We already know that the age of passwords is coming to an end. For almost a decade now companies have been working to replace or supplement these archaic forms of authorization with better technologies – two-factor and multi-factor authentication, and, of course, biometrics. However, passwords aren’t the only security feature online that needs to go. Security questions are becoming obsolete as well. It’s time to do away with the age-old question, “What’s your mother’s maiden name?”
We all know them, security questions that force us to recall obscure facts, such as the street we grew up on, the color of our first car, our first pet’s name. Or worse, easily searched personal information: Your mother’s maiden name, your father’s middle name, the year your grandfather was born. These questions might seem like a good safeguard against hackers acquiring or resetting your password at first glance, but when you break it down, they can actually make security worse.
Let’s take a look at the main threat that these (in)security questions pose – we forget the answers ourselves.
I, like many people, have numerous online accounts, and like a good, security-minded end users, have different passwords for each of them. The downside is that it makes it harder (nearly impossible) for me to remember all of them, and to which email address they are associated. So I frequently encounter the dreaded security question when I get locked out of one of these accounts, such as my bank account, or need to reset it.
But then, I hit another brick wall. I knew my mother’s maiden name wasn’t exactly a hard-to-guess question when I set my security question, so instead, I picked “What’s your favorite teacher’s name?”
Which teacher did I pick? My favorite grade-school teacher, or my favorite college professor? Did I put in his full name, or just his last name? After three or so attempts I get further locked out, and now I have to directly contact my bank to get access to my email. The security sure works, but so much for convenience.
Of course, that’s just one example. Security questions can also be exploited by hackers with a bit of social engineering. Even when calling customer support, security questions can be used can be posed as a form of two-factor authentication. Have you ever called your credit card company or bank and been asked to read off your address, or the last four digits of your Social Security number? Now, what would happen if you got a phone call reporting a security breach and were asked to confirm your identity the same way?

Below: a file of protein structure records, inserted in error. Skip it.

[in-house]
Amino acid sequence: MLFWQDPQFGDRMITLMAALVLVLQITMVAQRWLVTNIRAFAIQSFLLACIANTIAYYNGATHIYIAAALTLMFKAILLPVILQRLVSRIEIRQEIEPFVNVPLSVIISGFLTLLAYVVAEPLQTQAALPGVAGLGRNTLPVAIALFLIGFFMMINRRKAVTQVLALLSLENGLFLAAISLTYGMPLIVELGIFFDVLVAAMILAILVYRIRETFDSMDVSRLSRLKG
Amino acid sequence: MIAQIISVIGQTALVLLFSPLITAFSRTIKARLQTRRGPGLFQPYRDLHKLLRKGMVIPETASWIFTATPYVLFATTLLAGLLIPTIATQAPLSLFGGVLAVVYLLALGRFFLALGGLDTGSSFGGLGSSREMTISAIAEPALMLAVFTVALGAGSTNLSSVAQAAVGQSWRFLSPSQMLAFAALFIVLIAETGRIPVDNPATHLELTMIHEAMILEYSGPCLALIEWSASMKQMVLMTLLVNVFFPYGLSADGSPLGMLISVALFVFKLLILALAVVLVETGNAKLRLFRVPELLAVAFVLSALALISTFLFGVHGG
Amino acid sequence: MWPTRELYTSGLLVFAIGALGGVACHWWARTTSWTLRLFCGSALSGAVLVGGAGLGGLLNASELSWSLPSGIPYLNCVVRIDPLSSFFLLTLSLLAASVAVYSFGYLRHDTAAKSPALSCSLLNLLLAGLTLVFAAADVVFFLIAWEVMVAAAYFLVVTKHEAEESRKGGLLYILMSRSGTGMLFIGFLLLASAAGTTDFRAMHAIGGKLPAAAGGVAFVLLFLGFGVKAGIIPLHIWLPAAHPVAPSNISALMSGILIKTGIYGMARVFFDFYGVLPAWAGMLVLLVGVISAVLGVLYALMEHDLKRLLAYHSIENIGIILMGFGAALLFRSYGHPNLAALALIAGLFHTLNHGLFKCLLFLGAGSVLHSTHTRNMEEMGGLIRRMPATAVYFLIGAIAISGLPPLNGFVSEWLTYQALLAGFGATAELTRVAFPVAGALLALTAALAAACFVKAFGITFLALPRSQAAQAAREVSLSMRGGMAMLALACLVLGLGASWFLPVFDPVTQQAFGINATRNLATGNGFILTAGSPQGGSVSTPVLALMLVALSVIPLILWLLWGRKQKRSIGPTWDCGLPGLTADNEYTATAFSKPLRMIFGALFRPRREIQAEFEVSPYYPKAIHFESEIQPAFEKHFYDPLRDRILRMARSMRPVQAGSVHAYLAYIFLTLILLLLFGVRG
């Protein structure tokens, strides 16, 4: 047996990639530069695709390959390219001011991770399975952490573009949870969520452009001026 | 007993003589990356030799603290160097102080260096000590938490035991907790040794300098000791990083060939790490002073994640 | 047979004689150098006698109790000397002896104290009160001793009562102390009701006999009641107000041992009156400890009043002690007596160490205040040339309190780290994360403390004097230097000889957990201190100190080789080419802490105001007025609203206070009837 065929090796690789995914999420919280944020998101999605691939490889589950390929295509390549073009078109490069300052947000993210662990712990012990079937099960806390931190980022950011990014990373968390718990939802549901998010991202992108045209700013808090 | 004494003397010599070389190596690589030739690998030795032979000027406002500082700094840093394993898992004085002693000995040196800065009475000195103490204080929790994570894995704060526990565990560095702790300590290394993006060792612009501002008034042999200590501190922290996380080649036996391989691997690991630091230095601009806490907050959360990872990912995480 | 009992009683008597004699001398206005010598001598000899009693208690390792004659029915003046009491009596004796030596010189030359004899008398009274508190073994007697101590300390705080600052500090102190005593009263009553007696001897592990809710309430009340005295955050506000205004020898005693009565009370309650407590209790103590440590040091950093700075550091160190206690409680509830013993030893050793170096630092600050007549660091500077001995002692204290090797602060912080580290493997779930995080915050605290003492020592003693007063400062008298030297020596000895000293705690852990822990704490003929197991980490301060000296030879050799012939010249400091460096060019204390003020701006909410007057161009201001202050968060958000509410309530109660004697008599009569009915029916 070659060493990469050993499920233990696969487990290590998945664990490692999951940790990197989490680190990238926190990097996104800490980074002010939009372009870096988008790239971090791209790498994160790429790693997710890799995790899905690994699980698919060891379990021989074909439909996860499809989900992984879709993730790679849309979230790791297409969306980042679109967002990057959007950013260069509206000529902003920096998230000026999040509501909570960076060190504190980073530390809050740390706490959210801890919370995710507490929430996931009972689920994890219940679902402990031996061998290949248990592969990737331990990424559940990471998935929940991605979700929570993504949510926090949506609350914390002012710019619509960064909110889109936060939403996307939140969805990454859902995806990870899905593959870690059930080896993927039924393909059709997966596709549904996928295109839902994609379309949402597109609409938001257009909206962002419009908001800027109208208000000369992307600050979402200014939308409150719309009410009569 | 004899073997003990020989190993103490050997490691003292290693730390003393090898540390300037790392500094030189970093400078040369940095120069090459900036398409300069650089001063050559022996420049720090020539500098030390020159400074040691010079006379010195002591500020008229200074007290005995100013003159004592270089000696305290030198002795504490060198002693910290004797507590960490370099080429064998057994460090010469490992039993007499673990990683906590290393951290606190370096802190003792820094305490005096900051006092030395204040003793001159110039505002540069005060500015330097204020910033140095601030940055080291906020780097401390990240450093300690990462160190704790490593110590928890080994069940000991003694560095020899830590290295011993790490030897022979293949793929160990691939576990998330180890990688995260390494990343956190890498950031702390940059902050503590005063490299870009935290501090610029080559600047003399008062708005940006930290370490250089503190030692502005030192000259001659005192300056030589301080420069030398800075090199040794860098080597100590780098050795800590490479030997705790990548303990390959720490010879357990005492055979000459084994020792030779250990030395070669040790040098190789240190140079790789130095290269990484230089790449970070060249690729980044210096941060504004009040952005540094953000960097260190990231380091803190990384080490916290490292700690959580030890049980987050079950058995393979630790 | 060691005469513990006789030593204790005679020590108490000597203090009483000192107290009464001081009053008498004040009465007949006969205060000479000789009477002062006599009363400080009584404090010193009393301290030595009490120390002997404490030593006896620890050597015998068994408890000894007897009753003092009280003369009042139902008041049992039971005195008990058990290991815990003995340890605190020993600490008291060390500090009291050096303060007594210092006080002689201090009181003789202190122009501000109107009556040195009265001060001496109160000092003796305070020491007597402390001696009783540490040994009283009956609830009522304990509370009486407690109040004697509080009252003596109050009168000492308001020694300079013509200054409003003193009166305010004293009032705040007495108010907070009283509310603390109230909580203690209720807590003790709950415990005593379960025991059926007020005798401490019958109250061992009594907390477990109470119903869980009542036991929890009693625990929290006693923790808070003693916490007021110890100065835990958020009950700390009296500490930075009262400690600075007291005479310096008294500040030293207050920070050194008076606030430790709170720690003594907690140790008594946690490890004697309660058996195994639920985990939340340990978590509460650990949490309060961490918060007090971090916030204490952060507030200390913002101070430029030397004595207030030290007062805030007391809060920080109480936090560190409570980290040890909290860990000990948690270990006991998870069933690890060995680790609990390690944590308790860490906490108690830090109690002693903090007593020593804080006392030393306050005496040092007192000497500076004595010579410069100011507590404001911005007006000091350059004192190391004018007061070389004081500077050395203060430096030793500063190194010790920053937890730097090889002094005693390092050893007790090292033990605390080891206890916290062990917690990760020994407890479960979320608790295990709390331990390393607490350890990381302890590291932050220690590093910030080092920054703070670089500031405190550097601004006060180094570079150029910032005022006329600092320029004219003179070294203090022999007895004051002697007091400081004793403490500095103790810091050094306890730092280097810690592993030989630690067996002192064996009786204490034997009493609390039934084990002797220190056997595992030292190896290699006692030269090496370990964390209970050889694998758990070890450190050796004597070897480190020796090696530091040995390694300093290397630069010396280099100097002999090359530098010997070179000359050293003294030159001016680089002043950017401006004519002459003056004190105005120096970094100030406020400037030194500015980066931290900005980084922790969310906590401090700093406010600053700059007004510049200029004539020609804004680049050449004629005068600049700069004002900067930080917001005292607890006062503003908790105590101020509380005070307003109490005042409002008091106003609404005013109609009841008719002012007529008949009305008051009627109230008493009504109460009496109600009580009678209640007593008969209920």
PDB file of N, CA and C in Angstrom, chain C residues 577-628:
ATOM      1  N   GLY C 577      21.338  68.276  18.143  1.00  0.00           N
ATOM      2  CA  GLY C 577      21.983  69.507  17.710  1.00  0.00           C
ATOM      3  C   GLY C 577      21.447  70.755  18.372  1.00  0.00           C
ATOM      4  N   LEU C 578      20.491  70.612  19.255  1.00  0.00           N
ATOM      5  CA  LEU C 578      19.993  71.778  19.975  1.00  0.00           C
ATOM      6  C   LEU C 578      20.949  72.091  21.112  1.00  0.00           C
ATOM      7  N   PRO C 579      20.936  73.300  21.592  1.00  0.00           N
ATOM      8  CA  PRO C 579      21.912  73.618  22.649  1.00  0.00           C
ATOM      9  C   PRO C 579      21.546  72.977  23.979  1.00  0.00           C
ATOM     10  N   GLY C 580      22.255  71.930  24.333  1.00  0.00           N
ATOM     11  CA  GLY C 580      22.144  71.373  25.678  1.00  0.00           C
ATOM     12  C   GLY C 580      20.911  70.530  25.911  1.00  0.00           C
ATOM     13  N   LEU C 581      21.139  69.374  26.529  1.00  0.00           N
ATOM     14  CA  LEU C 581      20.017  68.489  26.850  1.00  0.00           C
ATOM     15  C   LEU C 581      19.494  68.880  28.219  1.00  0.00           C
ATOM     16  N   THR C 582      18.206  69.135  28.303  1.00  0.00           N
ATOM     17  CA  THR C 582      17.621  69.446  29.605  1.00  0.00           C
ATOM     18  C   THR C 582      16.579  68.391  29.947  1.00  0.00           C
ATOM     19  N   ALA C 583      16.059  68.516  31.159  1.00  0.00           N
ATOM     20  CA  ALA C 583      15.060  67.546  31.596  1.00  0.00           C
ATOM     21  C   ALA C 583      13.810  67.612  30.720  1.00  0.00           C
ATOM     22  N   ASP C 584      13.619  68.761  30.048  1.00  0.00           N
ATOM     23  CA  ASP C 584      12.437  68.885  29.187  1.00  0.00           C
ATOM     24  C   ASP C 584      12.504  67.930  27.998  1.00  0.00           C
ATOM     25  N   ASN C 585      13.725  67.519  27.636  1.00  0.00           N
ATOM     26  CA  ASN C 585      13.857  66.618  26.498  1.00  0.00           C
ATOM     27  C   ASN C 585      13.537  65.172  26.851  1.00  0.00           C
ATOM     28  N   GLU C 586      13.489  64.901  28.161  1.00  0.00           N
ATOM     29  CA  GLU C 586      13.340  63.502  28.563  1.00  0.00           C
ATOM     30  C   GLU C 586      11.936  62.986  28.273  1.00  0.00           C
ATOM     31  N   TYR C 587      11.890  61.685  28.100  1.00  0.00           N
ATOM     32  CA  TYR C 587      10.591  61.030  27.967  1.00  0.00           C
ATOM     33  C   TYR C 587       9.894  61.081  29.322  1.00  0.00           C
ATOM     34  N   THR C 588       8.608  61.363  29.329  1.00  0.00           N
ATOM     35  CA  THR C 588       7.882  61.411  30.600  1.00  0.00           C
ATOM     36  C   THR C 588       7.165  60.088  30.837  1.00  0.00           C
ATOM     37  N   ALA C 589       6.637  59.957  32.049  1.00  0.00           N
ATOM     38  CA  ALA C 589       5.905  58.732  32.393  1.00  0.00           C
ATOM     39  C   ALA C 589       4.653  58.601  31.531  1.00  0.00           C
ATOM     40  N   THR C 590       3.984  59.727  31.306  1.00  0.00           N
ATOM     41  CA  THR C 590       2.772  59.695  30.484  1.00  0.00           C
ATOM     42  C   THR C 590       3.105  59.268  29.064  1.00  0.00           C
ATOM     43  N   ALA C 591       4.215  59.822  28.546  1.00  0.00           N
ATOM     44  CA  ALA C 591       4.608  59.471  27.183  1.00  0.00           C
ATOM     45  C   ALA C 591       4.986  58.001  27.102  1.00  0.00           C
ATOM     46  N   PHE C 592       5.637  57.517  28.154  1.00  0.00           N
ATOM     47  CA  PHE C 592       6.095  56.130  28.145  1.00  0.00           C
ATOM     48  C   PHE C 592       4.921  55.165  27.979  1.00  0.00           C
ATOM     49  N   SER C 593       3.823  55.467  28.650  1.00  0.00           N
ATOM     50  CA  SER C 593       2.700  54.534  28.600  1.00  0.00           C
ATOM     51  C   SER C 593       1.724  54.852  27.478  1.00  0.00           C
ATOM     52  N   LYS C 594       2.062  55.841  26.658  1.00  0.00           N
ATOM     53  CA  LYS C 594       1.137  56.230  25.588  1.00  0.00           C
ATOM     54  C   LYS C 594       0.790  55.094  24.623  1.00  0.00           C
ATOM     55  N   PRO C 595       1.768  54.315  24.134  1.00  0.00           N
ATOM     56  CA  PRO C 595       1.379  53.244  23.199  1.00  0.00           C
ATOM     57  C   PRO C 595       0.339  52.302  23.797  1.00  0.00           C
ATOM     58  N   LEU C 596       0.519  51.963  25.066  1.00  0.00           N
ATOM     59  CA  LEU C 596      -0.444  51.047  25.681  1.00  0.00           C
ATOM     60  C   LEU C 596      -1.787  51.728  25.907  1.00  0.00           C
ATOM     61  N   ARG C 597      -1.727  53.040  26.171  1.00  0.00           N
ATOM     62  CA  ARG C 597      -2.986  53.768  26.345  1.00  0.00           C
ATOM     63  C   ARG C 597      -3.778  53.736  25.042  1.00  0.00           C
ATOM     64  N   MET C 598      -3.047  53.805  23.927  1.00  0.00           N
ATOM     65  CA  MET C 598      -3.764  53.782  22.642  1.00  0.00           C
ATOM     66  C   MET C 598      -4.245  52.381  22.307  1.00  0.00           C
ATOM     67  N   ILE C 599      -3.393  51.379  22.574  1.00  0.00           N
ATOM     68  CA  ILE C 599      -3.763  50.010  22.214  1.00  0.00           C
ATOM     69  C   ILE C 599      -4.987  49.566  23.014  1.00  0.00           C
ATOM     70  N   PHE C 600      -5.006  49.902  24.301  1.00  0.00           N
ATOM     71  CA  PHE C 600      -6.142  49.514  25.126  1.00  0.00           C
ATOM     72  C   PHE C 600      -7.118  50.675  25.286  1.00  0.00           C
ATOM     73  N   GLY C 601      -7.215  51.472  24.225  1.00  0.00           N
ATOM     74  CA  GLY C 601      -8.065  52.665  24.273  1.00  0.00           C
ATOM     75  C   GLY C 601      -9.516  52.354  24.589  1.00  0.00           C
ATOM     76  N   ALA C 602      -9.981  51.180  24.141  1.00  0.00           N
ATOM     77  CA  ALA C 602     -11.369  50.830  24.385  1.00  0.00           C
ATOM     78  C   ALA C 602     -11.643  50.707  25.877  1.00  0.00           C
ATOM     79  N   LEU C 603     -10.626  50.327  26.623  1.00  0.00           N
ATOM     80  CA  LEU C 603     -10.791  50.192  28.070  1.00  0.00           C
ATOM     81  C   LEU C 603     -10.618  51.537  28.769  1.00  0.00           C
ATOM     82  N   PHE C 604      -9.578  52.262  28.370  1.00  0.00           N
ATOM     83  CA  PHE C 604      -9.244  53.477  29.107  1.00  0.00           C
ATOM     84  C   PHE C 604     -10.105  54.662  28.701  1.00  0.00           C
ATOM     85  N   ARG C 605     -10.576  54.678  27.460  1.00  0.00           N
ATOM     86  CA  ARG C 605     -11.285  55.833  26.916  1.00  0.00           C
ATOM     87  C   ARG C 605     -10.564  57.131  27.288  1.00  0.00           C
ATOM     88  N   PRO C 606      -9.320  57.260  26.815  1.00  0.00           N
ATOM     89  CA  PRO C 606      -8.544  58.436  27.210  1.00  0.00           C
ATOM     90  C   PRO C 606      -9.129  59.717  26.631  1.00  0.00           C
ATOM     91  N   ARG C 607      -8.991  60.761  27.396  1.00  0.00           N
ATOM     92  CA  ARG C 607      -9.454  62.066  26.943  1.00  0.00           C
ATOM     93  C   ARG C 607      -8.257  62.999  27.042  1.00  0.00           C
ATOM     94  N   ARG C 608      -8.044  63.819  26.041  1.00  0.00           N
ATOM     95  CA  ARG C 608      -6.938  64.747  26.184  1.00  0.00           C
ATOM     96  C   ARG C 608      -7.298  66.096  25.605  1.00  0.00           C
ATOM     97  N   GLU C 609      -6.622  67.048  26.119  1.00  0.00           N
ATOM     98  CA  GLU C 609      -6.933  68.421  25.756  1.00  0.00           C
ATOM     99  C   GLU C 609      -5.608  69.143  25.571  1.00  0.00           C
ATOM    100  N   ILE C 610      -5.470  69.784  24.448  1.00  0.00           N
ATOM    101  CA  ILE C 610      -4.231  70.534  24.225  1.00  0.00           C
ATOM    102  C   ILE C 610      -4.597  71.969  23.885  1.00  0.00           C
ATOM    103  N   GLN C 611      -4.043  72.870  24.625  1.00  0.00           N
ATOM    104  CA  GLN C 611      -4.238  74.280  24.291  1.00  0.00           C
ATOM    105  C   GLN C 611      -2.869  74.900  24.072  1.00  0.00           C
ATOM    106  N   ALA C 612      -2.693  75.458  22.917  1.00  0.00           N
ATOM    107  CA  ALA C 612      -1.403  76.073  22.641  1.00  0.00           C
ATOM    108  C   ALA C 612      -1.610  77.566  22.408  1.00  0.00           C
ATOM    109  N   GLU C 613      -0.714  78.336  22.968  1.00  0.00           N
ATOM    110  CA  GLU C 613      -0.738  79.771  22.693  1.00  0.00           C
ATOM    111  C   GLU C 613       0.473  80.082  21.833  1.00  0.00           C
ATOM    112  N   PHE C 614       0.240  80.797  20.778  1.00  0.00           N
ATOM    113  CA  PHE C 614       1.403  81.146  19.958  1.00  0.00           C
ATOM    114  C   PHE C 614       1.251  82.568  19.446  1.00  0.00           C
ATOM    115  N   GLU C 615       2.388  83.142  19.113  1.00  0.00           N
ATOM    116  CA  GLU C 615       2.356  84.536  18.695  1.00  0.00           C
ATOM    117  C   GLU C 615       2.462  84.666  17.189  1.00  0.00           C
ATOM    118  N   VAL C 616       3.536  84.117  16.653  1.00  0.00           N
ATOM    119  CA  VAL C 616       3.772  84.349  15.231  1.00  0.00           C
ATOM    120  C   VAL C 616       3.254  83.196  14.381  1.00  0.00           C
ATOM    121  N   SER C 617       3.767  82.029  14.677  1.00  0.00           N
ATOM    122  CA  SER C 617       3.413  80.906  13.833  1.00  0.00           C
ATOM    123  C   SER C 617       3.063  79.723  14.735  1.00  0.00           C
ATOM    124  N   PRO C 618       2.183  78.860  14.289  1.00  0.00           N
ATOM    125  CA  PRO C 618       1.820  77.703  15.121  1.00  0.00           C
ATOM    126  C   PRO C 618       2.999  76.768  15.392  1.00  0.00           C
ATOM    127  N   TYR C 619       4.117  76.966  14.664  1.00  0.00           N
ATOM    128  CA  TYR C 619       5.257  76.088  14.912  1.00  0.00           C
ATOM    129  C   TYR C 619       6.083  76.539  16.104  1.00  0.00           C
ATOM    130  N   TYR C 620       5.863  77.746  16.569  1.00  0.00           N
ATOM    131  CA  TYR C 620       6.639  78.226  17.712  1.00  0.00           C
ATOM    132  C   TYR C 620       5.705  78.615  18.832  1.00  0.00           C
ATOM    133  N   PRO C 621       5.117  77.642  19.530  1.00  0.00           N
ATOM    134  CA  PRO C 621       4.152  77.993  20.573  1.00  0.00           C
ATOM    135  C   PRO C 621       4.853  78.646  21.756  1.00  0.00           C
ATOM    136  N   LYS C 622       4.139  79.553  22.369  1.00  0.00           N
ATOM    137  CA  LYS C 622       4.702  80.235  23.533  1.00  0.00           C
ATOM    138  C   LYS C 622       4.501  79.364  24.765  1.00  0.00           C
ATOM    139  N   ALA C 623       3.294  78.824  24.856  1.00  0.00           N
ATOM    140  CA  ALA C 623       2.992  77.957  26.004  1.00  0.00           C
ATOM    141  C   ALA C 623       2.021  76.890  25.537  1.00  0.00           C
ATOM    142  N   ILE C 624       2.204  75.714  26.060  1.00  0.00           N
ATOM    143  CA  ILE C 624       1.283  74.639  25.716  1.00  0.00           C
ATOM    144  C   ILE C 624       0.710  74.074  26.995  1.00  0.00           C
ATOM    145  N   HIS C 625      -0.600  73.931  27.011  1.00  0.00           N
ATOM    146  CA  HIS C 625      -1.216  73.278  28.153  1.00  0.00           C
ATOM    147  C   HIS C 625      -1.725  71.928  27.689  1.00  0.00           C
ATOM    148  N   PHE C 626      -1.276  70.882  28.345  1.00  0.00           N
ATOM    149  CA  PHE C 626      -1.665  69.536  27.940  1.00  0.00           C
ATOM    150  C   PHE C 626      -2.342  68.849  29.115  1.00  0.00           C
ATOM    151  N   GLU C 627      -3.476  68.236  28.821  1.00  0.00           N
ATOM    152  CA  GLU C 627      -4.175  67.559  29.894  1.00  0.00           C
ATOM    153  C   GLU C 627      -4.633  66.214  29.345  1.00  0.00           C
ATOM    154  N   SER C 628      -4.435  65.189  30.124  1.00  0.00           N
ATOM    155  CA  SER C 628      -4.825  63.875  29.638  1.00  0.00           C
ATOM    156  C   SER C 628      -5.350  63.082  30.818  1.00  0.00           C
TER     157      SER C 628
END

And what if that call came from a hacker, not your bank? As you provide more and more information, they steadily gain access to critical accounts in your name, and this goes far beyond banking. Health insurance, personal and professional email and more can all be compromised by just a few carefully asked questions.
Even if you set a different password for each and every online account, we often reuse our security questions as well, thinking them less important for security. However, this is just as big of a loophole as reusing the same password for multiple accounts.
Time to Kill Passwords AND Security Questions
We often talk about how 2017 is the year to kill passwords, but we need to include flawed security questions in that equation as well. Want to learn more? Veridium’s executive team will be at RSA® Conference 2017, Marriott Early Stage Expo Booth #ESE – 35 in San Francisco, from February 13 – 17, ready to show off our biometric multi-factor authentication solutions and answer any questions you might have.
To discover how you can eliminate passwords and security questions from your information security framework and secure your employees, customers, and data for mere pennies a day email us to set up a meeting at RSA® 2017.